Katie Reily, our Speech and Language Pathologist/ Therapeutic Educator, joined us this year and is with us three weeks at a time, followed by three weeks away to recharge and continue her learning. When she is with us, she works with a few students intensively, either in articulation, expressive or pragmatic language, or in helping a child feel comfortable in his body. She also leads our social thinking lunch groups, calling upon Michelle Garcia Winner’s work. Katie sees the students with such gentle, caring eyes, and her manner has inspired us all to work to reach her level of patience and kindness. She has the uncanny ability to spend a few sessions with a child and help us know just what that child needs us to do. The addition of this gifted practitioner has made us a much better school, and we all love the peacefulness that comes when she is in the building.
Behm Williams, a LSU student, is with us this year as a paraprofessional. He was hired to serve as a shadow for a student who was having a difficult time, but he is so much more than that. He helps in classes and is always willing to take a walk with a student who needs time and space away from the group. He regularly comes out with an insight about a student or a situation that surprises me with its accuracy, often about something I totally missed. His sensitivity to even the most difficult of our students is wonderful to watch. As the youngest of the staff, he is able to relate to the students while still maintaining strong boundaries.
Sarah Flanary, one of our parents, started last year as an Augustine Project tutor for one of our students. It quickly became apparent what a gifted reading tutor she was, and this year we have contracted with her to add four more reading students. She also teaches Spanish twice a week, goes with our morning running club, and is a regular substitute. Sarah expects great things from her students and goes out of her way to find opportunities in the community for our kids. She teaches them HOW to learn and is their greatest cheerleader when they succeed. Her gentle manner and strong advocacy for her students causes them to want to be their best. I have great trust in and respect for her insights and thoughts, and I often bounce ideas off her.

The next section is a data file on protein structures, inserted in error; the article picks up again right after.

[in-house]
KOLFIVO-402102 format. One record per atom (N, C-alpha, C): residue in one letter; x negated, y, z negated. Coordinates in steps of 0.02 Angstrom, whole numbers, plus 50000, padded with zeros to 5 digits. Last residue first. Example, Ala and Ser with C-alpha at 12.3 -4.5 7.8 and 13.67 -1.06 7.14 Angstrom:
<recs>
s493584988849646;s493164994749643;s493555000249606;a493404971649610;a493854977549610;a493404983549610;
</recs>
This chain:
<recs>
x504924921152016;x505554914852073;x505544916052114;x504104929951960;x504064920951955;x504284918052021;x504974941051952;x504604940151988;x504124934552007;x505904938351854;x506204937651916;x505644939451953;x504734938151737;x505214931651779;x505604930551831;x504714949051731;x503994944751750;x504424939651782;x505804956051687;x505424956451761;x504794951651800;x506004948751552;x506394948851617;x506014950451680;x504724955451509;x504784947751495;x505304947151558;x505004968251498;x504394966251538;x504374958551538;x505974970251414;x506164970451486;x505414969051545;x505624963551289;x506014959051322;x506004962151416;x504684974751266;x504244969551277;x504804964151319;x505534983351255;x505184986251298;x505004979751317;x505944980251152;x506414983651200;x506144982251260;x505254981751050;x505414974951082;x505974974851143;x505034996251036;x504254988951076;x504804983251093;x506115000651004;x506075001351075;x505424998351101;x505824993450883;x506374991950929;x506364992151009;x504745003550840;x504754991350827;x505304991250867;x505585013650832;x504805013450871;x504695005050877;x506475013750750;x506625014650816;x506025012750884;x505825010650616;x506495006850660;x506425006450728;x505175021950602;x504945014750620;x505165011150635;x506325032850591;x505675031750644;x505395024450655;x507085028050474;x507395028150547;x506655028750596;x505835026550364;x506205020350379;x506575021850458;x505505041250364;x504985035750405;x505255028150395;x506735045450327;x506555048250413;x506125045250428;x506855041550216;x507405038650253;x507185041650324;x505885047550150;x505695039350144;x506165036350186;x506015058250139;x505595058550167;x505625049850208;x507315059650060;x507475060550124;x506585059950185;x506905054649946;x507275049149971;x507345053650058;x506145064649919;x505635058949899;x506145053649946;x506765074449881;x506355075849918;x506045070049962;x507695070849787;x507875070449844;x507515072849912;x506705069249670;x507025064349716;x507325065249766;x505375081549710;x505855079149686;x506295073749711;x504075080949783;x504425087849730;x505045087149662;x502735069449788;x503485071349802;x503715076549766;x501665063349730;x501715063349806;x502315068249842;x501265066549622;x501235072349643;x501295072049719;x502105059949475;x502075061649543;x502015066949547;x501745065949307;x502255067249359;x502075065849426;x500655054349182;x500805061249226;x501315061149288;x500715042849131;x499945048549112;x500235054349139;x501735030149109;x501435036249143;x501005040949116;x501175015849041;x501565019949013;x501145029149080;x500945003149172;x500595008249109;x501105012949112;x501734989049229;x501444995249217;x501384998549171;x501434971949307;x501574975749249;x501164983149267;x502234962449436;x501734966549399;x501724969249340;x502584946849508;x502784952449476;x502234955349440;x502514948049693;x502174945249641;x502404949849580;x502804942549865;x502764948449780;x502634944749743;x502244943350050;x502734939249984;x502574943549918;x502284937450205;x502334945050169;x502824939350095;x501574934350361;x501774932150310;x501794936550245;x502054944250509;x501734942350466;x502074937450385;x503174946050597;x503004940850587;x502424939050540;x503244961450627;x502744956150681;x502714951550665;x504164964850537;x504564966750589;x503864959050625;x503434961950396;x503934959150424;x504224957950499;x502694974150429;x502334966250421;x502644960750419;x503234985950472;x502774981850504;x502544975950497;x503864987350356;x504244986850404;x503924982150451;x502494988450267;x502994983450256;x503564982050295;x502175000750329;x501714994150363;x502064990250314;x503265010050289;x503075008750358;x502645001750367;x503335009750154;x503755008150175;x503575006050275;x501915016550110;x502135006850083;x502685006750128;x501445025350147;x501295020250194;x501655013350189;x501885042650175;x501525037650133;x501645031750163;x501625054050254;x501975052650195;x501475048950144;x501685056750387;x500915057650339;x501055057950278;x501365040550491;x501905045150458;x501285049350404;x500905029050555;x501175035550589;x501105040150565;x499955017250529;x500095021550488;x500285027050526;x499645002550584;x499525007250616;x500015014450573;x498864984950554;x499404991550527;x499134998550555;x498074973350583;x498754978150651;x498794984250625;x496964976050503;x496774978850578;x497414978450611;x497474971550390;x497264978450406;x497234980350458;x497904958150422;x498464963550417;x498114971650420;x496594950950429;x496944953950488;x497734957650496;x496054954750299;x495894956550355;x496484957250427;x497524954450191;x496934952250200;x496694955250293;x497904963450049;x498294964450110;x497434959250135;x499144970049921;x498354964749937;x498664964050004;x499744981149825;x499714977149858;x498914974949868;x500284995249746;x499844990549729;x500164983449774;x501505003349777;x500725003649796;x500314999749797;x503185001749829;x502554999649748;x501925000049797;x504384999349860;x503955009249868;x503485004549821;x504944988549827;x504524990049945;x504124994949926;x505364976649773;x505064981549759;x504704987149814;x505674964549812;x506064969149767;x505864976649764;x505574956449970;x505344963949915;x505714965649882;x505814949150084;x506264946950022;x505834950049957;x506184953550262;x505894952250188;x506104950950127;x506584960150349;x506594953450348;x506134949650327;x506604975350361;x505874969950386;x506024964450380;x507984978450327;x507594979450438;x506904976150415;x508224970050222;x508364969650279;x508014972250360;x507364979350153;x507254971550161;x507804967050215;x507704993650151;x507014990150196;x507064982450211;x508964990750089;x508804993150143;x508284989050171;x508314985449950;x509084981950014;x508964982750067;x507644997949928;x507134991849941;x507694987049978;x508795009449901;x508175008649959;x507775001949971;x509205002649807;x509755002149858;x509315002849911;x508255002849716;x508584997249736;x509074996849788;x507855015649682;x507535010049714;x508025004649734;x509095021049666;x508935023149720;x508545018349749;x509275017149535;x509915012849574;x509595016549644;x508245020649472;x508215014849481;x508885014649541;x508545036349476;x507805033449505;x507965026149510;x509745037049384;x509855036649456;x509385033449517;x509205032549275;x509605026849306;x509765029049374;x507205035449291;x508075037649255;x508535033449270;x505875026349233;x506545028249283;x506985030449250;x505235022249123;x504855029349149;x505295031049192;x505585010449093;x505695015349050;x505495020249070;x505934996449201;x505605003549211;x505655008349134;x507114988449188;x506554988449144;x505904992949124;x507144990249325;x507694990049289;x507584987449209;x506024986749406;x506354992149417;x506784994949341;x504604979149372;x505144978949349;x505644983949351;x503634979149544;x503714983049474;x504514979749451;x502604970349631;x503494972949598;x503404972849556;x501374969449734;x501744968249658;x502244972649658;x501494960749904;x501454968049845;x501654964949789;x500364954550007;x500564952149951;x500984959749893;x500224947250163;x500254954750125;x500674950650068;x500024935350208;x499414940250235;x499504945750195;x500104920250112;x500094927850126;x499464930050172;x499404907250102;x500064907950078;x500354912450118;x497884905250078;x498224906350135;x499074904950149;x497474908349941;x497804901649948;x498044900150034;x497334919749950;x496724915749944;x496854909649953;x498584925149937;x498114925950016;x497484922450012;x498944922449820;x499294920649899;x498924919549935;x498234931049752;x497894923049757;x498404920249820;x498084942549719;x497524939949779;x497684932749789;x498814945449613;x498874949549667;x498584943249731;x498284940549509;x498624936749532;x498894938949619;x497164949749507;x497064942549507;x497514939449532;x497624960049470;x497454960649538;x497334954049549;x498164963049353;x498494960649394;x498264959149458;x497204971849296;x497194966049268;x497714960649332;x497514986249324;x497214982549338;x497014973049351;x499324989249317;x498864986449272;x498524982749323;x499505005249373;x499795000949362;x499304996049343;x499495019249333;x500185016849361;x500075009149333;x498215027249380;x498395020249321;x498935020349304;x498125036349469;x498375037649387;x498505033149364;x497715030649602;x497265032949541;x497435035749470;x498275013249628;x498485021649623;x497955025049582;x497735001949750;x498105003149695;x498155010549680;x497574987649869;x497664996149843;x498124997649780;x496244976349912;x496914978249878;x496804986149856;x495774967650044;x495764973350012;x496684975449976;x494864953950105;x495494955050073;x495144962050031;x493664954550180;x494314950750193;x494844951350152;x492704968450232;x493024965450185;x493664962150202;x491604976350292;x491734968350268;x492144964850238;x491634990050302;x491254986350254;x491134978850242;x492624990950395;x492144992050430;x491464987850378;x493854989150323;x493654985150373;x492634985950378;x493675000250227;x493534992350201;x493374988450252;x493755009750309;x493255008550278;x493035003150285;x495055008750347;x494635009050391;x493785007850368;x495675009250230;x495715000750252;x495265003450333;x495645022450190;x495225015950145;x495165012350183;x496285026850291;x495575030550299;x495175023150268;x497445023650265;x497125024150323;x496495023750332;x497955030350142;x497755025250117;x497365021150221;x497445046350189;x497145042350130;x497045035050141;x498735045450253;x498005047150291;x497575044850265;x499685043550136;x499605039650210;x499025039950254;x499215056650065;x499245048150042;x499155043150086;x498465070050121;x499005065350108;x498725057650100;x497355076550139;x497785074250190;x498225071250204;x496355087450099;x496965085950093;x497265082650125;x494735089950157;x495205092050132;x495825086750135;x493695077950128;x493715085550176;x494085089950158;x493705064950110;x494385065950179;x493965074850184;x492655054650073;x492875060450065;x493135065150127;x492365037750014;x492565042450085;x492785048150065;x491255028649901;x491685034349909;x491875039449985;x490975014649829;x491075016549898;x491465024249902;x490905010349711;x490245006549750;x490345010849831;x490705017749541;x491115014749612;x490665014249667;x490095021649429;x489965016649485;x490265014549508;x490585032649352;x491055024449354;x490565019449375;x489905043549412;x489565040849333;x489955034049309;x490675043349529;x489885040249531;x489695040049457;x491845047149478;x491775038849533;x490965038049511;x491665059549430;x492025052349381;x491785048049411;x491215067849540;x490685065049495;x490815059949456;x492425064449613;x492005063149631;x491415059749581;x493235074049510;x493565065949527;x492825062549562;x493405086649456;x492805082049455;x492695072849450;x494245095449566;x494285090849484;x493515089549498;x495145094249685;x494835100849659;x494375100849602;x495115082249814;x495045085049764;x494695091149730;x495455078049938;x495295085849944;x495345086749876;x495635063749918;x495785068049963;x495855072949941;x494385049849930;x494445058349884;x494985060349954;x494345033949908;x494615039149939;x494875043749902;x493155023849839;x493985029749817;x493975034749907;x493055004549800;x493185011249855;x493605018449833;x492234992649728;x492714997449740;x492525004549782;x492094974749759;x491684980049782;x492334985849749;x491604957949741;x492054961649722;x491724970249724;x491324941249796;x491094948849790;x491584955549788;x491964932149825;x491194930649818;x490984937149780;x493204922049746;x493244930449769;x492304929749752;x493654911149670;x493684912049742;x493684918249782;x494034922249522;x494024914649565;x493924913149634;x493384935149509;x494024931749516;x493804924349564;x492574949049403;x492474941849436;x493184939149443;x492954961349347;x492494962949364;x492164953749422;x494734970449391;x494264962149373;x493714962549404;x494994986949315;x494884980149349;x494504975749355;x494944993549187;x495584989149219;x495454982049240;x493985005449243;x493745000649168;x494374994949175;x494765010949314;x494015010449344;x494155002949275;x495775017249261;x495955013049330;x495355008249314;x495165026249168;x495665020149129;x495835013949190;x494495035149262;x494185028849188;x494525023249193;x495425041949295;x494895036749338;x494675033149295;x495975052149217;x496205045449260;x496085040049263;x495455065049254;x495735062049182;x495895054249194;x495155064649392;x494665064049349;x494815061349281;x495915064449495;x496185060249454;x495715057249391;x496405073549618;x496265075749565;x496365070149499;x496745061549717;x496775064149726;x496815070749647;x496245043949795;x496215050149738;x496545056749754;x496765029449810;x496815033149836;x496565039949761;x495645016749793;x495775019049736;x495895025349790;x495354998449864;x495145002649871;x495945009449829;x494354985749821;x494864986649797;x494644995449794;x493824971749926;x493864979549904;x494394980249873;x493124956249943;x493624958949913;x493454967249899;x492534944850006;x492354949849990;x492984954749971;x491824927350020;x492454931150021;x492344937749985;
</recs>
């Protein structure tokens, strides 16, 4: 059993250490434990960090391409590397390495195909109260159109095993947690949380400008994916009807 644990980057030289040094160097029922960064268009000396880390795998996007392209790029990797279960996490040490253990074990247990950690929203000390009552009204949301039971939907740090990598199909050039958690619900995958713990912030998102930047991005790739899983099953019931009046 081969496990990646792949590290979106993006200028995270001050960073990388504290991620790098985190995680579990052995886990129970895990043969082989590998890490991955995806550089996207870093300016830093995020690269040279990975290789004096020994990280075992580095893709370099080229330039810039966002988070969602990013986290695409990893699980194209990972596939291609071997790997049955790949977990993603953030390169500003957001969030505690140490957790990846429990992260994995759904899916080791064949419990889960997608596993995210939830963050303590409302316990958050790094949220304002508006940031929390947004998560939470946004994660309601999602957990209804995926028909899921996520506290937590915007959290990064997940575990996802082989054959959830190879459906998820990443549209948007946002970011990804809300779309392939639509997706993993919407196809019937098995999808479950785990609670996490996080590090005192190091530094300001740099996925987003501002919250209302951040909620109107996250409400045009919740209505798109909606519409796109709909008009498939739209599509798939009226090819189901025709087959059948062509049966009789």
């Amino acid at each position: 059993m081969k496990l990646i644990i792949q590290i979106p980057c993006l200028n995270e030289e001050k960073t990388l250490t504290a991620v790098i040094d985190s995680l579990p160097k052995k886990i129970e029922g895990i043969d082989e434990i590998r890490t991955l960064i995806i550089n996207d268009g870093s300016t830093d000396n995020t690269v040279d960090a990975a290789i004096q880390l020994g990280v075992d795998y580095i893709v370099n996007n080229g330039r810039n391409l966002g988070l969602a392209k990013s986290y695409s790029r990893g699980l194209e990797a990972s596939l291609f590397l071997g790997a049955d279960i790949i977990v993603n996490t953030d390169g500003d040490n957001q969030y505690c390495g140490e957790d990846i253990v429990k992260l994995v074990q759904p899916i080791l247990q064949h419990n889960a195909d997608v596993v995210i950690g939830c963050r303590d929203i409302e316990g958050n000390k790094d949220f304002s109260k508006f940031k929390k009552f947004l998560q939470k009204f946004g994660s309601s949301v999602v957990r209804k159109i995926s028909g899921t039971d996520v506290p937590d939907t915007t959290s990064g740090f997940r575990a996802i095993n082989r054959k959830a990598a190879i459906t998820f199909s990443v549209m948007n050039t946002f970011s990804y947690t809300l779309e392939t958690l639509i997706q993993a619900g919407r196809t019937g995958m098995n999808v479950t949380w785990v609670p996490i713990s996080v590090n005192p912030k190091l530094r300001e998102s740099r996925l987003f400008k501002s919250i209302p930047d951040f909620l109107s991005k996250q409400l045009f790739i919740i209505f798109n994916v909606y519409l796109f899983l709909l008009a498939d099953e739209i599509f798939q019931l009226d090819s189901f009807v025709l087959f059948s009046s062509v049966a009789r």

Ryoko Honeycutt is a volunteer who showed up last year wanting to help. We quickly took her on as a Japanese teacher. Her students love her weekly class, and even kids who sometimes have behavior issues learn with respect and diligence. She speaks in a quiet calm voice and gently corrects when needed. Ryoko assured me she did not have training as a teacher, but she is a natural. After her class, she stays and cleans, restoring order and leaving a clean, peaceful building in her wake. This past week she hosted 31 parents, teachers and students at her restaurant, Akai Hana in Carrboro.
Claudia Kaplan joined us our first year as school administrator, and it’s fair to say she is indispensable. Claudia is the left brain to my right; together we make a great team. She balances the checkbook, pays the rent, organizes fund raisers, makes sure we have supplies, reminds us to have fire drills, and deals with all the frustrating minutiae that go into running a school. A gifted writer as well, she takes on so many of the day-to-day details that would never occur to me, and does them with grace and competence. And I’ve never met anyone who can nag in such a gentle, understanding way. That’s a gift in itself. Administrators often gain the reputations as bean counters who have no patience with vision; we are so lucky to have Claudia who truly gets and supports what we do.
While not officially on our staff, Natalie Mason, Occupational Therapist from A Place to Grow, joins us on Wednesdays to work with three students, and we count her as one of us. She does a great job of listening to the difficulties we have with her students and gives us great ideas to help them. She is calm, exceedingly competent, and cares for all of our kids. This is her second year working with our students at JRA and we respect and appreciate the work she does.
What all these people have in common is the ability to make the work we do more important than their egos. They love these children and aren’t afraid to tell them that. Their boundaries are strong and so is their sense of humor. Even after a hard day, I never mind going to work, knowing I’ll come in to a whole group who are willing to try again each day and laugh about the day before. We may have a beautiful building and the world’s best parents, but what makes Just Right Academy such a great place is the staff. There is no question about that and I am honored to call them collegues.